A new look at elder depression

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A group of researchers is taking a closer look at severe depression in older adults. It is pervasive but little has been done to understand its origins or how it impacts health in other ways.

UCLA researchers used a unique brain scan to look at levels of amyloid plaques and tau tangles in older adults with major depressive disorder (MDD). Previous researchers has bound that plaque and tangles are signs of Alzheimer’s disease and many states of dementia are associated with varying degrees of depression and anxiety.

They developed a chemical marker, FDDNP, that adheres to both plaque and tangle deposits giving researchers a clear look at where they are collecting and when. A positron emission tomography (PET) brain scan reveals the build up.

By comparing FDDNP scans in older adults with MDD to a health control group of a similar age they were able to detect the differences in the two groups.

In patients with MDD, FDDNP binding was significantly higher throughout the brain and in critical brain regions including those that involve decision-making, complex reasoning, memory and emotions. “This is the first study using FDDNP to assess the abnormal protein levels in brains of older adults with severe depression,: said the senior author, Dr. Gary Small, UCLA’s Parlow-Solomon Professor on Aging and a professor of psychiatry at the Semel Institute for Neuroscience and Human Behavior at UCLA. “The findings suggest that the higher protein load in critical brain regions may contribute to the development of severe depression in late life.”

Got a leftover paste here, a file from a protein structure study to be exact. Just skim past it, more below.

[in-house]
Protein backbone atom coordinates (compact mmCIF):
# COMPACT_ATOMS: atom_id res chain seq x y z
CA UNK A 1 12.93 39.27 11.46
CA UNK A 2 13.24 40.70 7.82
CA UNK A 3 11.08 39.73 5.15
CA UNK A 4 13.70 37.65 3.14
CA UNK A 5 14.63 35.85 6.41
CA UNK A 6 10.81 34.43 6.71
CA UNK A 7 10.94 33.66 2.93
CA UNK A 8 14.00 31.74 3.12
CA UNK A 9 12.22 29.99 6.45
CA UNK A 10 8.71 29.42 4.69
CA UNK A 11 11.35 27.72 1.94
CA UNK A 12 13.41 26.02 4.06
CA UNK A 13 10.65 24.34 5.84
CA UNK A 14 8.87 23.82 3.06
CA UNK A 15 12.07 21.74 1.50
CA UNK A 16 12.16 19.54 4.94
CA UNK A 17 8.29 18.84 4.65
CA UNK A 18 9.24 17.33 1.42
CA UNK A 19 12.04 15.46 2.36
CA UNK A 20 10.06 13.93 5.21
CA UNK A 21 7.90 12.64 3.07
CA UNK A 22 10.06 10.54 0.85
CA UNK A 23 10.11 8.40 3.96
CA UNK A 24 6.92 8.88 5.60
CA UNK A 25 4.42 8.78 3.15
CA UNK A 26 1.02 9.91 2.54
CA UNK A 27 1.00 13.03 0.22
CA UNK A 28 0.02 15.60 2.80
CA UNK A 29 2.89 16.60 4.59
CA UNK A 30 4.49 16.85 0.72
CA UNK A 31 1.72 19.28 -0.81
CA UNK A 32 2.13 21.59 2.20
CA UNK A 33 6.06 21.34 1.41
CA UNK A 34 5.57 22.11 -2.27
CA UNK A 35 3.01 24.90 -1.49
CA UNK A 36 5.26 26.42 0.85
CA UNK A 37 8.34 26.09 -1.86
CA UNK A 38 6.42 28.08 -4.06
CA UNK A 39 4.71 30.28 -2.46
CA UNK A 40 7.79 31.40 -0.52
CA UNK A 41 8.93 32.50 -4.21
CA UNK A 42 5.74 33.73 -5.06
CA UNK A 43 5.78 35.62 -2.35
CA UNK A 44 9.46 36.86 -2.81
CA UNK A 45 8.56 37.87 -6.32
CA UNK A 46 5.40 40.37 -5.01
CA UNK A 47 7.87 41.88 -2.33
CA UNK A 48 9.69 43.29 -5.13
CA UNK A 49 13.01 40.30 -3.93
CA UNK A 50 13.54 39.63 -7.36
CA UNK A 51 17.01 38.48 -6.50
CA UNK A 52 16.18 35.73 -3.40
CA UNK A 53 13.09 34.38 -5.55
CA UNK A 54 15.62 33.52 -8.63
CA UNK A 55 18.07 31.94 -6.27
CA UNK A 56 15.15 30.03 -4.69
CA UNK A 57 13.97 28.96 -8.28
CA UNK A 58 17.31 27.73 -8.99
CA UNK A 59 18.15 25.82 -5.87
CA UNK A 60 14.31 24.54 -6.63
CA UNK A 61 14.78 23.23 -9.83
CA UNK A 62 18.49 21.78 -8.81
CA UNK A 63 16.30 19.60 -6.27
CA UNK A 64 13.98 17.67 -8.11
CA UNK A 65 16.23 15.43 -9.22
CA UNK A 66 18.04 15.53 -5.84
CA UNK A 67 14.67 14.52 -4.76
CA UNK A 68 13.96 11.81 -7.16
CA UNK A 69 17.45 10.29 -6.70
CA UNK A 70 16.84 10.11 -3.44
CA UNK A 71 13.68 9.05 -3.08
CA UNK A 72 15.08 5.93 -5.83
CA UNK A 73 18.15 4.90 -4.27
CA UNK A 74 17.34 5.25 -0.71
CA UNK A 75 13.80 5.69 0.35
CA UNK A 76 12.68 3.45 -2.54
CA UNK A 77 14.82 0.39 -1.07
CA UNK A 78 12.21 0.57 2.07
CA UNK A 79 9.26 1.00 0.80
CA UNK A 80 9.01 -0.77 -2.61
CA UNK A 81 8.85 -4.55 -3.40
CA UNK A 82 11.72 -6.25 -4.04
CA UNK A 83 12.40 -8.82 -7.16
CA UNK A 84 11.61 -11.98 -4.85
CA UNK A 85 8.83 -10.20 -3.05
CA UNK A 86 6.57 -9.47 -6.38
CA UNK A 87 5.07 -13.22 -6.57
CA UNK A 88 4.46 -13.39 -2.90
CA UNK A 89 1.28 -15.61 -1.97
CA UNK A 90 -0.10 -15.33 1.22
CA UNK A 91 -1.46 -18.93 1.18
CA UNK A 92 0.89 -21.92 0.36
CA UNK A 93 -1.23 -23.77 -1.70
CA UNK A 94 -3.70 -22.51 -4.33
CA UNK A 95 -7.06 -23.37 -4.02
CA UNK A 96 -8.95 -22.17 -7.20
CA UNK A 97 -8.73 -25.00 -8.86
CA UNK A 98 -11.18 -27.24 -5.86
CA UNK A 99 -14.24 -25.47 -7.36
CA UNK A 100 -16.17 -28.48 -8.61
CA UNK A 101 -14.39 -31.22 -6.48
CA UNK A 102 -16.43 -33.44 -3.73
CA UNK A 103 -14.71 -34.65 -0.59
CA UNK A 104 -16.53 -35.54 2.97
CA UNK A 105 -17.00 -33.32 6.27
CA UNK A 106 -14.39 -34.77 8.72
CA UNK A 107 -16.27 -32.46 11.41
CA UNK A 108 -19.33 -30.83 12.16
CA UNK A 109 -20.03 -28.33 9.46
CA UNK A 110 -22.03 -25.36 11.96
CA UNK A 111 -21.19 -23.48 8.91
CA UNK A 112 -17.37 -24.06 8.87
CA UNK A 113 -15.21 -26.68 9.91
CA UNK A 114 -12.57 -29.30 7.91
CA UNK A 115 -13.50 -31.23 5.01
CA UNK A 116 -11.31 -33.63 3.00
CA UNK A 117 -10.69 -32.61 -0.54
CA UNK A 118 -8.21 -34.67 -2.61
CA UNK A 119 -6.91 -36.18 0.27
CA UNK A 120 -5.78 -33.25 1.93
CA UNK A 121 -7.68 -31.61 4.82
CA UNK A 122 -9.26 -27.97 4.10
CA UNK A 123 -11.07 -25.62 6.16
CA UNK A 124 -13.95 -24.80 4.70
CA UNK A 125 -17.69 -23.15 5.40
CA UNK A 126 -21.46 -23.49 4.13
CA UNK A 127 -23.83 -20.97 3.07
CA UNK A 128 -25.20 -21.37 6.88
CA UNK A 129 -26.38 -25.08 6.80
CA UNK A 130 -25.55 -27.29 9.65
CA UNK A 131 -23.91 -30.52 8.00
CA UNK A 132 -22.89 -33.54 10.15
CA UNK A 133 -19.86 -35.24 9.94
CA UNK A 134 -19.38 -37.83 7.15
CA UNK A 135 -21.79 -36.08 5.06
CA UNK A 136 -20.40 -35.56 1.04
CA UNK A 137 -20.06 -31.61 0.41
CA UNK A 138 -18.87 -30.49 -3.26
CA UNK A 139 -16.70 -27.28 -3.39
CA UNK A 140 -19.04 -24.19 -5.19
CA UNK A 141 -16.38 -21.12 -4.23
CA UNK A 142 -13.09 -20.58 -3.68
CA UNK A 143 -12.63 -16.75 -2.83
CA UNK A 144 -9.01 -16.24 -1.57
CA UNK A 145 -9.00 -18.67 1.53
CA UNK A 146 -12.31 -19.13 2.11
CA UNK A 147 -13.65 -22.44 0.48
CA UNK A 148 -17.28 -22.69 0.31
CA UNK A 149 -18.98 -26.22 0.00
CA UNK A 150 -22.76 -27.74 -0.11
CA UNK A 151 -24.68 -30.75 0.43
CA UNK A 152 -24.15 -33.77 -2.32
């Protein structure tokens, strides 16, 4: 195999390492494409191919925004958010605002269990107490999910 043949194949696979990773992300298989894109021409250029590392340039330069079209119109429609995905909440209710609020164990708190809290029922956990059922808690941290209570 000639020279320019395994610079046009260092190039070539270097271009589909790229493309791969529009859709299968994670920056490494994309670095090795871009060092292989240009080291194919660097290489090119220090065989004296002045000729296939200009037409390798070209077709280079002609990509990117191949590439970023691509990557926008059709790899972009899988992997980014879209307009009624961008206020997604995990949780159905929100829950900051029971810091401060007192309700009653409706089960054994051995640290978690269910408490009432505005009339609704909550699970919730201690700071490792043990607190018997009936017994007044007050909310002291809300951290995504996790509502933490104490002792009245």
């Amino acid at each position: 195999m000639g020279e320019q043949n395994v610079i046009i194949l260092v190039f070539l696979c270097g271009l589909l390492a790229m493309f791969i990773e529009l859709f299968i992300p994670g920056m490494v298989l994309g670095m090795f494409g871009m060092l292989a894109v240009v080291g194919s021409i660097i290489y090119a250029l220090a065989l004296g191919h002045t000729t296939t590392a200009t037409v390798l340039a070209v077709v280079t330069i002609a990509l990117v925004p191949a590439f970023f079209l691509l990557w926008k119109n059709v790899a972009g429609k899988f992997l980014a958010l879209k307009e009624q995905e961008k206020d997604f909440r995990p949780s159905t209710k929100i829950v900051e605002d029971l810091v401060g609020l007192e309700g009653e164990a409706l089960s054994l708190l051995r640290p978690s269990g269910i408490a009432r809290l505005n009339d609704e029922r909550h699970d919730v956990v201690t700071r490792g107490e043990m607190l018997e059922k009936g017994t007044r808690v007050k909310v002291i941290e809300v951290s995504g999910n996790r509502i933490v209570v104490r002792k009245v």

“We may find that depression in the elderly may be an initial manifestation of progressive neurodegenerative disease,” said lead author, Dr. Anand Kumar, the Lizzie Gilman Professor and department head of psychiatry at the University of Illinois At Chicago. “Brain scans using FDDNP allow us to take a closer look at the different types fo protein deposits and track them to see how clinical symptoms develop.”

Source: MedicalNewsToday, Archives of General Psychiatry

 
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